My mine is the player transcripts, what they had to say in the media center about how they achieved what they did. It is amazing how the adrenaline from the round combines with the glaze of being deeply in the present to produce some of the most revealing candor: they tell you why they succeeded in very, deep introspective ways. It is these unguarded moments that help to build our understanding of the path they are on, the path we seek to follow.

In many ways it sometimes seems to sound redundant but it’s not. It’s not because there are many different ways to end up in same place: so devoid of any ego concerns that they are free to just be, to be so absorbed in the moment, they don’t even notice distractions. All they notice is everything that factors into creating a shot that goes to that target.

My work each night begins with the daily player transcripts of the leaders. There is a minimum two-hour embargo after the last interview before they are posted on the Internet. This gives the reporters on site who asked the questions time to write and publish their stories. Frequently, the embargo goes to four hours or more and sometimes they don’t get published until the next morning.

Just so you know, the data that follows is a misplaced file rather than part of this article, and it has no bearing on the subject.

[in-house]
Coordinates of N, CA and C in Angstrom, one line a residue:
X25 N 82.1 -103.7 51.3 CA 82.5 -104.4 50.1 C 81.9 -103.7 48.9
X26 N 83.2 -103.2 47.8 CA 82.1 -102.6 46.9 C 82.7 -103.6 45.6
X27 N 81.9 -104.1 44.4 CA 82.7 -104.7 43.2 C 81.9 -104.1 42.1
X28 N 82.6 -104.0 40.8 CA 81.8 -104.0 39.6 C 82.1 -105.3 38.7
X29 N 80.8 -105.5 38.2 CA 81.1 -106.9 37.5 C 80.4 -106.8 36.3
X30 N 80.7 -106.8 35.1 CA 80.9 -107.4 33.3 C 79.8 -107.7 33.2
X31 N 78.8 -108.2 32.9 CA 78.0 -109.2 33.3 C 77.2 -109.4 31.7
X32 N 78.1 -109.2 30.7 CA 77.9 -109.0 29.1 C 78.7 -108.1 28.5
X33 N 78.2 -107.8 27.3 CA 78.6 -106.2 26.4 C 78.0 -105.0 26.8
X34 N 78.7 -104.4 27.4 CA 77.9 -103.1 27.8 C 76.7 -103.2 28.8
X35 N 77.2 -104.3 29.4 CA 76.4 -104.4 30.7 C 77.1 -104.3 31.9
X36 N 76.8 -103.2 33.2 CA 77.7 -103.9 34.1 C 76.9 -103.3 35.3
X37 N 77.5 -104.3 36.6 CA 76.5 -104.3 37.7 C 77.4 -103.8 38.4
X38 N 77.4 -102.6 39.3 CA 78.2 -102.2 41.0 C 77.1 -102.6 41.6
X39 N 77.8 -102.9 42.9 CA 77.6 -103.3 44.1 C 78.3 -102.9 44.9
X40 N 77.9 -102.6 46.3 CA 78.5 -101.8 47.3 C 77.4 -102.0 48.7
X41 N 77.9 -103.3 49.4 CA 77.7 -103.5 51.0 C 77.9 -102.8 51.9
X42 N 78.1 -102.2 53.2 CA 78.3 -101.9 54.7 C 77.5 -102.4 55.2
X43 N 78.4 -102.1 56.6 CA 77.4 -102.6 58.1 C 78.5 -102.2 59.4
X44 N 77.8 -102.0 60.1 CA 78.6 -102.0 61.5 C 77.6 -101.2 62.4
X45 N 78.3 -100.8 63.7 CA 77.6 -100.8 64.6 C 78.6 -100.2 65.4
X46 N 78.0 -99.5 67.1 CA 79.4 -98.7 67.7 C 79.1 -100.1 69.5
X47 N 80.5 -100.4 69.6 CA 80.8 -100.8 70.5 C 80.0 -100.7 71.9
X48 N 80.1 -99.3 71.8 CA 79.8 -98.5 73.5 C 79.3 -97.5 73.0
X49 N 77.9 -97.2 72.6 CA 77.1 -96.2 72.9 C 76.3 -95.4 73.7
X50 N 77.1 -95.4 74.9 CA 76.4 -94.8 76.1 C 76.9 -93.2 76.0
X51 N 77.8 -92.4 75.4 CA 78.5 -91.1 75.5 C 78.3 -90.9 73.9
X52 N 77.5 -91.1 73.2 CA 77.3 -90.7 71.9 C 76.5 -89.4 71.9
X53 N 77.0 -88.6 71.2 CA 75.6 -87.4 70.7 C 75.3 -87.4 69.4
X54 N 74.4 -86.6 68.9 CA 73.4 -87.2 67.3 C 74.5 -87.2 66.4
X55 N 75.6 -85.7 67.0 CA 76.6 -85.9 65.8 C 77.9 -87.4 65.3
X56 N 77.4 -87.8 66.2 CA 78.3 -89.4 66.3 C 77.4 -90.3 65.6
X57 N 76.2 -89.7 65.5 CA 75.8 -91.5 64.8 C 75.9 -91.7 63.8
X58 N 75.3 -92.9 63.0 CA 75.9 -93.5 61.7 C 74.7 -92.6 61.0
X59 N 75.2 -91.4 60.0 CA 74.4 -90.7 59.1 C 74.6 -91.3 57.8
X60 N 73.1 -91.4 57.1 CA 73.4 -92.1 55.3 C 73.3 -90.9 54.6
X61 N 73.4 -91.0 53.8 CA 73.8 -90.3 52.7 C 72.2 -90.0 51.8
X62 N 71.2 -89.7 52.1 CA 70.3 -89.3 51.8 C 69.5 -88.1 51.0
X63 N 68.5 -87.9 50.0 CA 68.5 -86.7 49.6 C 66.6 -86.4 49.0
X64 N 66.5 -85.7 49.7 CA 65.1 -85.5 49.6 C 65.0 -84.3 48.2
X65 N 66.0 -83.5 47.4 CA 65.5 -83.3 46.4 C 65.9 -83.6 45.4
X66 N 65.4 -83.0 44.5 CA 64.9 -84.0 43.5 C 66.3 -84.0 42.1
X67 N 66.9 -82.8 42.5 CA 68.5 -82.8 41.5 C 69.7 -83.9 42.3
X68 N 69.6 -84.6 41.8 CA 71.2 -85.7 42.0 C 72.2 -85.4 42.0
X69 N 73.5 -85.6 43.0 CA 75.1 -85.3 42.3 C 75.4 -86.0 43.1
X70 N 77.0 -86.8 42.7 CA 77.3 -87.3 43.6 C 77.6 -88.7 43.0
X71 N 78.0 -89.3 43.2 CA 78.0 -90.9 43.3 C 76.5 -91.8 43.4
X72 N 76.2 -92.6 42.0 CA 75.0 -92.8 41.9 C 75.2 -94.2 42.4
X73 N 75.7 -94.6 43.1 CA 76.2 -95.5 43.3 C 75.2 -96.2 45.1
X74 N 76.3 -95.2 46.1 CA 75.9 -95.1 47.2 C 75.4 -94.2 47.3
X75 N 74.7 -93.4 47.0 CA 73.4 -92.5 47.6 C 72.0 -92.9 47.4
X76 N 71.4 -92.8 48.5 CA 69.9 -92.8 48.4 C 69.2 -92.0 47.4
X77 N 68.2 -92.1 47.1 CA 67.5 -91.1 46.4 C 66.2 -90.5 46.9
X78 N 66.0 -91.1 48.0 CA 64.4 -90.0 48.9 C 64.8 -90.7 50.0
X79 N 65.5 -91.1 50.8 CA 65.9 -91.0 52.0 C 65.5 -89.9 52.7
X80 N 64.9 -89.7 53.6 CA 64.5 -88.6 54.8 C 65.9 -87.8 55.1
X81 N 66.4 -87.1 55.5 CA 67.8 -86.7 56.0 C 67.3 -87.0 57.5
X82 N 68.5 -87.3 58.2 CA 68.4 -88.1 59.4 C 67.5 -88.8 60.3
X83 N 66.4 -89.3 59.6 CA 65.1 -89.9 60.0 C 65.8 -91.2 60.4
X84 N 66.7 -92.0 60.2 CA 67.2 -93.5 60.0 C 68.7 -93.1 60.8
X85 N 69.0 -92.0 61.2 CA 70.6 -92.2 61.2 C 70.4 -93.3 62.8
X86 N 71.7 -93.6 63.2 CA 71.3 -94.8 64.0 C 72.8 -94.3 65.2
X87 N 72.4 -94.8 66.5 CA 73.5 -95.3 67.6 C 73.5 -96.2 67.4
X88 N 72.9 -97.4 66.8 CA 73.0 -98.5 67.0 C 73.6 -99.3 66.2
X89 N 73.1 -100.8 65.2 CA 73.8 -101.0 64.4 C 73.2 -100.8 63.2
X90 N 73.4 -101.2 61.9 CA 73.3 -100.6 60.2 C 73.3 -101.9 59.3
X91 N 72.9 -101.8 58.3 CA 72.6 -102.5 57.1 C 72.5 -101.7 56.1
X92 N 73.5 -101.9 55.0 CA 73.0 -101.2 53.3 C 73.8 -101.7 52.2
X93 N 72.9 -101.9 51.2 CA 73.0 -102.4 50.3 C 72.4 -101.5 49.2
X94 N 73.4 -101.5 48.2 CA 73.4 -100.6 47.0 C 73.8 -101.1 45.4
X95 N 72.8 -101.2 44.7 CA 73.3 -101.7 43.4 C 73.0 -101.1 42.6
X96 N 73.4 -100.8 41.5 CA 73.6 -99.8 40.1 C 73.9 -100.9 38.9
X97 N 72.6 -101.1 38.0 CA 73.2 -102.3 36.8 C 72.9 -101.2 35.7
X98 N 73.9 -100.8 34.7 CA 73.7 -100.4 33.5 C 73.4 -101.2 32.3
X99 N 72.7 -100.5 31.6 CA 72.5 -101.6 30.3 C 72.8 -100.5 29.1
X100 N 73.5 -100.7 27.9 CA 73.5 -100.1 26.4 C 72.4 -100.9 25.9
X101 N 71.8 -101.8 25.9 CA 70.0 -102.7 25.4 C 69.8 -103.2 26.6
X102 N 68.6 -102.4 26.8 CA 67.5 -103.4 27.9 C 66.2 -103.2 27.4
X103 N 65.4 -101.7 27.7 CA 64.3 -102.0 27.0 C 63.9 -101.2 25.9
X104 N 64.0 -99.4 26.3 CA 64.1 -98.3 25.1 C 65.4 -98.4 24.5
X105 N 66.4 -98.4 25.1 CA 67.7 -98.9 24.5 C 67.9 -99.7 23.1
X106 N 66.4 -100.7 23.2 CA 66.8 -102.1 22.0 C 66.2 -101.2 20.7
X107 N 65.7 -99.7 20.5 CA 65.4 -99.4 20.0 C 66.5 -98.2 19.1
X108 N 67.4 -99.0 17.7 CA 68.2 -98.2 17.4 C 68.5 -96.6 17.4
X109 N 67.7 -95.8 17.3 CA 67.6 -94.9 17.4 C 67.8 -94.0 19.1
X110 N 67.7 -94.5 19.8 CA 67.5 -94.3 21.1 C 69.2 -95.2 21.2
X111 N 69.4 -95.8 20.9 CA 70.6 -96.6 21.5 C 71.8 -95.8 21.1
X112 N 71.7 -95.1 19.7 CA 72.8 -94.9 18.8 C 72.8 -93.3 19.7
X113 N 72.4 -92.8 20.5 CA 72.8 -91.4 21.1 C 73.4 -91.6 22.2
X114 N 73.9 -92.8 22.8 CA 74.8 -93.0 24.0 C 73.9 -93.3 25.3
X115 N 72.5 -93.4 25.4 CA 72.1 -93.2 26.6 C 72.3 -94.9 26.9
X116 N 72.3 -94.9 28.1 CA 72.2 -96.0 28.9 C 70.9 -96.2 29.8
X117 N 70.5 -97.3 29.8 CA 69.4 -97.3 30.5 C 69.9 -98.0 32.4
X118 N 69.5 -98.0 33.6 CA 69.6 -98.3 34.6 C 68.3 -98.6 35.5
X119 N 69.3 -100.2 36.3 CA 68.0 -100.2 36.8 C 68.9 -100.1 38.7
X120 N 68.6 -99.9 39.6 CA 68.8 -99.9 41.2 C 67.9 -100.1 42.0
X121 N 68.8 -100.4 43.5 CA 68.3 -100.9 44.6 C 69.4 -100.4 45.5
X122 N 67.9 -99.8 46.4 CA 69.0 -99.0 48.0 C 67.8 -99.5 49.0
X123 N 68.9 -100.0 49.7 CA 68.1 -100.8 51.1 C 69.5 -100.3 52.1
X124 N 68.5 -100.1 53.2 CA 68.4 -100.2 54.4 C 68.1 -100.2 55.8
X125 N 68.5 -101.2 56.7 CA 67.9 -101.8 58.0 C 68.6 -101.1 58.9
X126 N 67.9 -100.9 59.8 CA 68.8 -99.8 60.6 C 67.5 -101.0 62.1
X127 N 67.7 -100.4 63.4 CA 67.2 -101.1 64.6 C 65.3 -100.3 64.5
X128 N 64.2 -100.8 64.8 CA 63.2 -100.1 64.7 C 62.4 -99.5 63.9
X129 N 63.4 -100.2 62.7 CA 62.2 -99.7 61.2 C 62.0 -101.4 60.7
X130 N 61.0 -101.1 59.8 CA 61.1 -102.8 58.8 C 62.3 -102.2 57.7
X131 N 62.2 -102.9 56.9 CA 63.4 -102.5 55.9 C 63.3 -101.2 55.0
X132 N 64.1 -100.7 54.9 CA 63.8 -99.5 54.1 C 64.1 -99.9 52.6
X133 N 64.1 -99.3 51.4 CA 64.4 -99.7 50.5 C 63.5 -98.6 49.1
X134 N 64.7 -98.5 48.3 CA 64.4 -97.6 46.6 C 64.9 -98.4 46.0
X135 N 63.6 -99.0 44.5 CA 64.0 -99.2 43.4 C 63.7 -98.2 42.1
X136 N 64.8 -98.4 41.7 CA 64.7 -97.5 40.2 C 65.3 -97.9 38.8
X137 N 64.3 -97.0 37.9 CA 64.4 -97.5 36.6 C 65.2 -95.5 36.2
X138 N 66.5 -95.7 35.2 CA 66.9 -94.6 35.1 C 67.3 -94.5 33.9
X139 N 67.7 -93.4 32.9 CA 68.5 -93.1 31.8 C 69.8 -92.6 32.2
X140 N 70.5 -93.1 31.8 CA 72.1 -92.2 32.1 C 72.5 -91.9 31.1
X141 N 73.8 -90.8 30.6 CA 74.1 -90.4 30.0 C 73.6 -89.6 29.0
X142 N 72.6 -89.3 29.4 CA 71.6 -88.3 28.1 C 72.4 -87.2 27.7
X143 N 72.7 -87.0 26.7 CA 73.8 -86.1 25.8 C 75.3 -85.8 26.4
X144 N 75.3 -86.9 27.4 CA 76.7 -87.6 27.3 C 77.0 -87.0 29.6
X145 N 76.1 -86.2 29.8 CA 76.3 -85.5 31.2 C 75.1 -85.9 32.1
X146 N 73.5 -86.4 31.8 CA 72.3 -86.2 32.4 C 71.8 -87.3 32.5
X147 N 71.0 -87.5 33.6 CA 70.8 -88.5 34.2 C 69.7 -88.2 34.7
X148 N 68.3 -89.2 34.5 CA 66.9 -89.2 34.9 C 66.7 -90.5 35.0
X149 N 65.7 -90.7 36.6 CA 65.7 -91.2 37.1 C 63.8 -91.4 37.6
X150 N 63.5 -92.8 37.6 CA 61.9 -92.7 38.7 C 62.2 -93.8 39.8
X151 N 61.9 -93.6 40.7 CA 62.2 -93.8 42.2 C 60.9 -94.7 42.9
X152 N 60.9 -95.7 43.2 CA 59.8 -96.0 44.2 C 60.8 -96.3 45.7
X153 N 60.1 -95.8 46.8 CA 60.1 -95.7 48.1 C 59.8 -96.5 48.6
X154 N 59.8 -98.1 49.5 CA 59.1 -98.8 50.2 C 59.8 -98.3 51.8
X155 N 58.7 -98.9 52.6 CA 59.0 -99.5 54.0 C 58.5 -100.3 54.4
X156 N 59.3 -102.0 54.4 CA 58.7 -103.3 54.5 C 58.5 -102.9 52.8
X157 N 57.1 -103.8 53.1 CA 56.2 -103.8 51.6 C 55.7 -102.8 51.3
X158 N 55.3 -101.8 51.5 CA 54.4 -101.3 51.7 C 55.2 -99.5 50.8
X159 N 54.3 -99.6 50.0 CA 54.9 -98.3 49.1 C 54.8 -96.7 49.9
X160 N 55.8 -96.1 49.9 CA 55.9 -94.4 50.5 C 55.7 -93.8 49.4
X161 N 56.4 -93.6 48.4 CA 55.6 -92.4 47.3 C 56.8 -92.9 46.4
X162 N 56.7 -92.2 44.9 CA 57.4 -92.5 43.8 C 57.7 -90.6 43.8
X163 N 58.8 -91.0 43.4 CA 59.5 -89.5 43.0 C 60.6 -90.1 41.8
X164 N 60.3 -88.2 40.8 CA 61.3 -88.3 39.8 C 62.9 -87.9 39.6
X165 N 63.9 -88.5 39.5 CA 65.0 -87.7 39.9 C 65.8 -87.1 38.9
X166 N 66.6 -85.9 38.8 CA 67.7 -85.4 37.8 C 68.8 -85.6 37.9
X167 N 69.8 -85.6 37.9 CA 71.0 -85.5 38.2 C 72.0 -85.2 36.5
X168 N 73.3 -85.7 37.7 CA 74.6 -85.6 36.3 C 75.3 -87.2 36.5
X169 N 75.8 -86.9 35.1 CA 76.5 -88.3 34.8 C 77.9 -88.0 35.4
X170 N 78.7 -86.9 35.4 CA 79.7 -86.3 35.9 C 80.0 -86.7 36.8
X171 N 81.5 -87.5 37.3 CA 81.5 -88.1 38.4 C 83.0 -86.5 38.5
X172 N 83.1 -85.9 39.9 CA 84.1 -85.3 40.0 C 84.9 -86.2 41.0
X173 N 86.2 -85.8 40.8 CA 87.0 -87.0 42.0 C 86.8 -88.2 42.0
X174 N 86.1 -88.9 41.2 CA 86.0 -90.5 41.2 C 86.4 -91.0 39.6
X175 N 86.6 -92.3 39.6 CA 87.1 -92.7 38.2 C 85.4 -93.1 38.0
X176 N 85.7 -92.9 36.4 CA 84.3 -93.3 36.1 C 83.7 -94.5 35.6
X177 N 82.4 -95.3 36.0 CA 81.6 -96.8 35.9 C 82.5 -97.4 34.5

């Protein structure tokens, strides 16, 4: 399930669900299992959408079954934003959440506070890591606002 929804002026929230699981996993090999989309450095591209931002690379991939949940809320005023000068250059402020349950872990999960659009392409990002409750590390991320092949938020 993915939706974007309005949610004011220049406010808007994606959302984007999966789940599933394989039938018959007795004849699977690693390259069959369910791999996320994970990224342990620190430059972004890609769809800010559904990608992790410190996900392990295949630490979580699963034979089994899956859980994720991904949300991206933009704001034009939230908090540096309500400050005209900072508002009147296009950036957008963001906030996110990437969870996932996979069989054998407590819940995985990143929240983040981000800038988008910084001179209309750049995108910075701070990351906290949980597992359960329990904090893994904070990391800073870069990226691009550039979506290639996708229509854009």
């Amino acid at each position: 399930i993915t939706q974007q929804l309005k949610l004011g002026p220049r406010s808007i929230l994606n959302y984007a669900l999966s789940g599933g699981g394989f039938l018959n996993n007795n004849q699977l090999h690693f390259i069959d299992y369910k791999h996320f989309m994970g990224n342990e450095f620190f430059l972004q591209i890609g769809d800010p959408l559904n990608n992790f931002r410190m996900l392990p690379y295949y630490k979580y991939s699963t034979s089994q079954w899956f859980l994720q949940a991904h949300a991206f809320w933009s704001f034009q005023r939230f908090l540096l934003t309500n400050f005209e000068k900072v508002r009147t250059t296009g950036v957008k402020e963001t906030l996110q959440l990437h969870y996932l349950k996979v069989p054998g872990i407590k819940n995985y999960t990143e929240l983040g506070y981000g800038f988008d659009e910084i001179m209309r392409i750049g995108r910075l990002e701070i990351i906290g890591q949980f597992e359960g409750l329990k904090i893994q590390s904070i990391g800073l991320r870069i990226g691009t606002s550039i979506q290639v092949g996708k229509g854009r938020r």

I usually get to start reading them around 9 PM and it’s pretty easy to identify the introspective comments. Sometimes the whole interview is detailed “what” answers rather than the “how” answers I’m looking for. That’s why I have to read all of them before I can start writing.

I’m usually able to start writing around 10 to 10:30 PM; it takes that long for the coalescing of the various threads into an expressive idea: “What did this player say about the mastery process that will provide readers with pieces of the mastery puzzle they are personally trying to put together.